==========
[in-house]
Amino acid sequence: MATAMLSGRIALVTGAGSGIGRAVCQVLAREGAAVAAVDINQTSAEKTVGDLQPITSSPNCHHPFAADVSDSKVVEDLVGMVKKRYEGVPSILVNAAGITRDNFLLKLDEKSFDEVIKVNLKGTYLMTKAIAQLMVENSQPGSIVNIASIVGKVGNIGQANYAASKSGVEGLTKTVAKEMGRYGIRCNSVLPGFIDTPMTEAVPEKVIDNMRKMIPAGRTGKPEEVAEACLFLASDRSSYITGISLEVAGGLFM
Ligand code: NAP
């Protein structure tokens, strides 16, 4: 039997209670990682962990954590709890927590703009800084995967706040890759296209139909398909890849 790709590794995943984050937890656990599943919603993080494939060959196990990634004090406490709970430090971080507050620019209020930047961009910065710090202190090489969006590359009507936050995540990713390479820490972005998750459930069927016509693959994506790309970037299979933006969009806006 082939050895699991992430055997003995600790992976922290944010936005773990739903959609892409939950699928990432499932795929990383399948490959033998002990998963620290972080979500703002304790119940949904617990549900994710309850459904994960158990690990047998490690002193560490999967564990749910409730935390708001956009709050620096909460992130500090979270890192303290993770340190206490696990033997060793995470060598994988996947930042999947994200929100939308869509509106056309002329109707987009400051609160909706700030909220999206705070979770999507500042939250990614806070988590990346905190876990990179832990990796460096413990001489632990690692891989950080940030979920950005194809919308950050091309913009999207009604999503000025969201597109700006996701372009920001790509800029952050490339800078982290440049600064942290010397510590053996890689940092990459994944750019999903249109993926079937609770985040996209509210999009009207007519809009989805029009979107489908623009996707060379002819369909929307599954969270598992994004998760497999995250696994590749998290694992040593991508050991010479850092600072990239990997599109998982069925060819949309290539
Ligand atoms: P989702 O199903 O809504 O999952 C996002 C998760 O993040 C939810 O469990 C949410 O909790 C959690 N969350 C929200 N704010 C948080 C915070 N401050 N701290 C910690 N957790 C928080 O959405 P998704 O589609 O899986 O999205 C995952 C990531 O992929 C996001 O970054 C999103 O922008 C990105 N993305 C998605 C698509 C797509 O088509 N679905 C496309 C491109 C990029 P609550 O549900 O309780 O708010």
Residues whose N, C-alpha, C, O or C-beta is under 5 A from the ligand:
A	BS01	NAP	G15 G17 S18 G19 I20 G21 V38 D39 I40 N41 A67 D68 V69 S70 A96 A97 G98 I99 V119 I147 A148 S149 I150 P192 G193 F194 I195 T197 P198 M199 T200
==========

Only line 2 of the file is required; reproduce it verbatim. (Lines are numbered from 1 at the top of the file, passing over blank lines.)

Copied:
Amino acid sequence: MATAMLSGRIALVTGAGSGIGRAVCQVLAREGAAVAAVDINQTSAEKTVGDLQPITSSPNCHHPFAADVSDSKVVEDLVGMVKKRYEGVPSILVNAAGITRDNFLLKLDEKSFDEVIKVNLKGTYLMTKAIAQLMVENSQPGSIVNIASIVGKVGNIGQANYAASKSGVEGLTKTVAKEMGRYGIRCNSVLPGFIDTPMTEAVPEKVIDNMRKMIPAGRTGKPEEVAEACLFLASDRSSYITGISLEVAGGLFM